|Born||August 14, 1906|
|Died||February 19, 1945 (aged 38)|
|Coaching career (HC unless noted)|
|Notre Dame (assistant)|
St. Edward's (TX)
|Head coaching record|
College Football Data Warehouse
John Edward "Jack" Chevigny (August 14, 1906 – February 19, 1945) was an American football player, coach, and United States Marine Corps officer who was killed in the Battle of Iwo Jima during World War II. He was a star player for Knute Rockne's Notre Dame Fighting Irish in the late 1920s. Chevigny later served as the head coach of the NFL's Chicago Cardinals in 1932 and the head football coach at the University of Texas at Austin from 1934 to 1936.
Part of the great legend of Notre Dame football was that Chevigny scored the winning touchdown against Army after Knute Rockne’s famous "Win One for the Gipper" halftime speech, and that Chevigny said "That's one for the Gipper," as he crossed the goal with the winning score. Knute Rockne had related the details in an autobiography published in Collier's magazine in 1930. Actually, Chevigny scored the tying touchdown against Army, to even the score 6–6, and Johnny O'Brien ran for the 12–6 gamewinner, although both players were inspired by Rockne's speech.
Chevigny played for Notre Dame from 1926 to 1928 and later was an assistant coach under Rockne. After Rockne's death in 1931, the Hammond, Indiana native left Notre Dame and coached the Chicago Cardinals of the NFL to a 2–6–2 record in 1932. He left to become head coach at St. Edward's University, a sister school of Notre Dame, in Austin, Texas. So, when the University of Texas began looking for a new coach in 1934, Chevigny was conveniently in the same city. Chevigny's greatest moment came in just the second game of his career, when he directed a 7–6 victory over his alma mater, Notre Dame. The team finished the season at 7–2–1. His 1935 team didn't fare as well and Chevigny finished his Texas coaching career with a 13–14–2 record in three seasons, and was the only Texas head coach in history to have a losing record overall.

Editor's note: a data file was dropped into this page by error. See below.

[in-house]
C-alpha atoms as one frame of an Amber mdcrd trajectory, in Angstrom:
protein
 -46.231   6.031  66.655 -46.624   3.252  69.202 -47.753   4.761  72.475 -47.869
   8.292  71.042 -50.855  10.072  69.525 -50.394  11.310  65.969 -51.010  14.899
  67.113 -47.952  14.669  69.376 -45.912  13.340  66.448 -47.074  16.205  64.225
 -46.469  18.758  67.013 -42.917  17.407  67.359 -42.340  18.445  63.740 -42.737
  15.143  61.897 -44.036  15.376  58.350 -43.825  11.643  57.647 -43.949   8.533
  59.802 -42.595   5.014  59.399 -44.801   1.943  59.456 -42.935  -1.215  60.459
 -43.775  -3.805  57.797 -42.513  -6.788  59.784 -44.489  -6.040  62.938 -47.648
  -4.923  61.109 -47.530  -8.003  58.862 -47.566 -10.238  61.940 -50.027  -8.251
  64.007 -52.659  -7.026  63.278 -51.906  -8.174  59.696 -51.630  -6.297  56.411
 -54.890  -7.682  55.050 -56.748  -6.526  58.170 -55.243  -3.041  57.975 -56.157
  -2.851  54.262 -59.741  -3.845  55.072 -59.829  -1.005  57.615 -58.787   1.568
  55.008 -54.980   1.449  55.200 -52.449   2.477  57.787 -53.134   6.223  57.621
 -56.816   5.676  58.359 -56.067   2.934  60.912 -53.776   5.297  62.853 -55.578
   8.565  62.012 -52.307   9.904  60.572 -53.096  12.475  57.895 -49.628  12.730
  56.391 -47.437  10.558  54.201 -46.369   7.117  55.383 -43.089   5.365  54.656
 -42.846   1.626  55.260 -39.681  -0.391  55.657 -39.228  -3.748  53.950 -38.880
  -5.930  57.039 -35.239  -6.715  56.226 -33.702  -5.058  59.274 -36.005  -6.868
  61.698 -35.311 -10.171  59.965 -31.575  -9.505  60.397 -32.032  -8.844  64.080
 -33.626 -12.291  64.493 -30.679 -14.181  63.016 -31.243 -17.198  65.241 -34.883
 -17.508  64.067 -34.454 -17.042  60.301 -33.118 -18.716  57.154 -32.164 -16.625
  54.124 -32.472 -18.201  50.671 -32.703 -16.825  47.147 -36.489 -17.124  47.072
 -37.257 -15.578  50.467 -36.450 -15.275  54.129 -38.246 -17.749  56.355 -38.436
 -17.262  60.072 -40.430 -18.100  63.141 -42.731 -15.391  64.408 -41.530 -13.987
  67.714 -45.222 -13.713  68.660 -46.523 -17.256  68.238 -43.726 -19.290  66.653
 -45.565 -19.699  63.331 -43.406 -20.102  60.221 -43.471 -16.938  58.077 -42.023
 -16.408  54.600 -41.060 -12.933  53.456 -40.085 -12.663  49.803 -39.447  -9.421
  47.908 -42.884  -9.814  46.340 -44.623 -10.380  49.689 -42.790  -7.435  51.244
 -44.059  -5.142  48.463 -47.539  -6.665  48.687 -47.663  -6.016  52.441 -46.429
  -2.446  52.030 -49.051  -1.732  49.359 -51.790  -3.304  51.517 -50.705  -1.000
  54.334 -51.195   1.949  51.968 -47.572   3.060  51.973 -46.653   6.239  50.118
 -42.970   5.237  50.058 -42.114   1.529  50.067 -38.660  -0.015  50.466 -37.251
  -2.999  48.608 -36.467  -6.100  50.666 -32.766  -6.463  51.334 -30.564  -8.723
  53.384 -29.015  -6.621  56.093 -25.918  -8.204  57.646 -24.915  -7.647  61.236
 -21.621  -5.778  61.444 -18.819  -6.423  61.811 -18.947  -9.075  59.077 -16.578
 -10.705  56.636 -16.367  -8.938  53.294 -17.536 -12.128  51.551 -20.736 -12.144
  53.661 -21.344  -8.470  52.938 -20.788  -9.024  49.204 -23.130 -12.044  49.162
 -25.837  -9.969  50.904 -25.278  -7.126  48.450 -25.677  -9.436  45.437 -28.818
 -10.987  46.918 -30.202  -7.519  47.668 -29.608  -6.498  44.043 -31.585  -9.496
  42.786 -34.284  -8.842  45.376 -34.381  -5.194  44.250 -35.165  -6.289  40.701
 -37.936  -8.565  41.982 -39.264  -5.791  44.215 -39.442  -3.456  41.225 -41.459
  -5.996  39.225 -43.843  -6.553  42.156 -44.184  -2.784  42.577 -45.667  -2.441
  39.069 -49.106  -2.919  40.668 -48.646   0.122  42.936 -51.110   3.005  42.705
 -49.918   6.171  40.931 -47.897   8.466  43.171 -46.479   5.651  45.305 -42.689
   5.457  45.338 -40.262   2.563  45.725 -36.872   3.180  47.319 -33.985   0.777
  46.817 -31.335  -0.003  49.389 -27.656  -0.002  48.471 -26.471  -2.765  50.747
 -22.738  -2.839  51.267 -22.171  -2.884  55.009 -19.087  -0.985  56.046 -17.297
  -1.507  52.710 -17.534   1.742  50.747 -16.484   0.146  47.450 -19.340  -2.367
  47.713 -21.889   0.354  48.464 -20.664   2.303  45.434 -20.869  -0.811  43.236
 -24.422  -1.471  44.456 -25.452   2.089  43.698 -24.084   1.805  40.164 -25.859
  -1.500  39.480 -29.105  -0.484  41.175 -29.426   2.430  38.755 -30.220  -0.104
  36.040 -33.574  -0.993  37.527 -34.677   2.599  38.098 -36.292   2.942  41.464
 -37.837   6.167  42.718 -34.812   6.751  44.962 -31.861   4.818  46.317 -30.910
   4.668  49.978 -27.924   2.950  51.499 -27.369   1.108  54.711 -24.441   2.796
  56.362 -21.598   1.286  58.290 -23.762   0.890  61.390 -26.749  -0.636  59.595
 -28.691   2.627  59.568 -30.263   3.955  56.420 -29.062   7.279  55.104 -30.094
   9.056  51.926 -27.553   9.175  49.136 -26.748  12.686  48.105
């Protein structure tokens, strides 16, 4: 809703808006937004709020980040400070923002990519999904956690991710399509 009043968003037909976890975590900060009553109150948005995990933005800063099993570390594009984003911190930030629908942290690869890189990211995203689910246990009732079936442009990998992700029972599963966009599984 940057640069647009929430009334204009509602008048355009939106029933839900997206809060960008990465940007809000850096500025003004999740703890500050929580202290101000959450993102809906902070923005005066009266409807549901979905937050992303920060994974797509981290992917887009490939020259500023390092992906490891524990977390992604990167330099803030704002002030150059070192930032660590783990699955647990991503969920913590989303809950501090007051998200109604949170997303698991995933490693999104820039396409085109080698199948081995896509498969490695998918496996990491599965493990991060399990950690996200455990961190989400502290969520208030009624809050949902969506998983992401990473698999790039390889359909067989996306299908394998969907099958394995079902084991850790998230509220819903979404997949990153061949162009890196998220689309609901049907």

Chevigny died as a United States Marine Corps first lieutenant on the first day of the Battle of Iwo Jima during World War II. Another legend surrounding Chevigny is that, after the 1934 victory, he had been presented a fountain pen with the inscription "To Jack Chevigny, a Notre Dame boy who beat Notre Dame," and that on September 2, 1945, the pen was discovered in the hands of one of the Japanese envoys at the surrender of Japan on the USS Missouri, and that the inscription was changed to read, "To Jack Chevigny, a Notre Dame boy who gave his life for his country in the spirit of old Notre Dame." The legend, which surfaced in conjunction with the 1945 anniversary of the 1928 game, has been a part of Notre Dame lore ever since.
Head coaching recordEdit
|Texas Longhorns (Southwest Conference) (1934–1936)|
- ↑ "Notre Dame Upsets West Point in Sensational Duel," Syracuse Herald, November 11, 1928, pXX-1
- ↑ Murray A. Sperber, Shake Down the Thunder: The Creation of Notre Dame Football (Indiana U., 2002), p285.
- ↑ On this date in Notre Dame Football History at google.com
- ↑ "Proc's Palaver," Galveston Daily News, November 10, 1945, p16
| This page uses content from Wikipedia. The original article was at Jack Chevigny.|
The list of authors can be seen in the page history. As with American Football Database, the text of Wikipedia is available under the GNU Free Documentation License.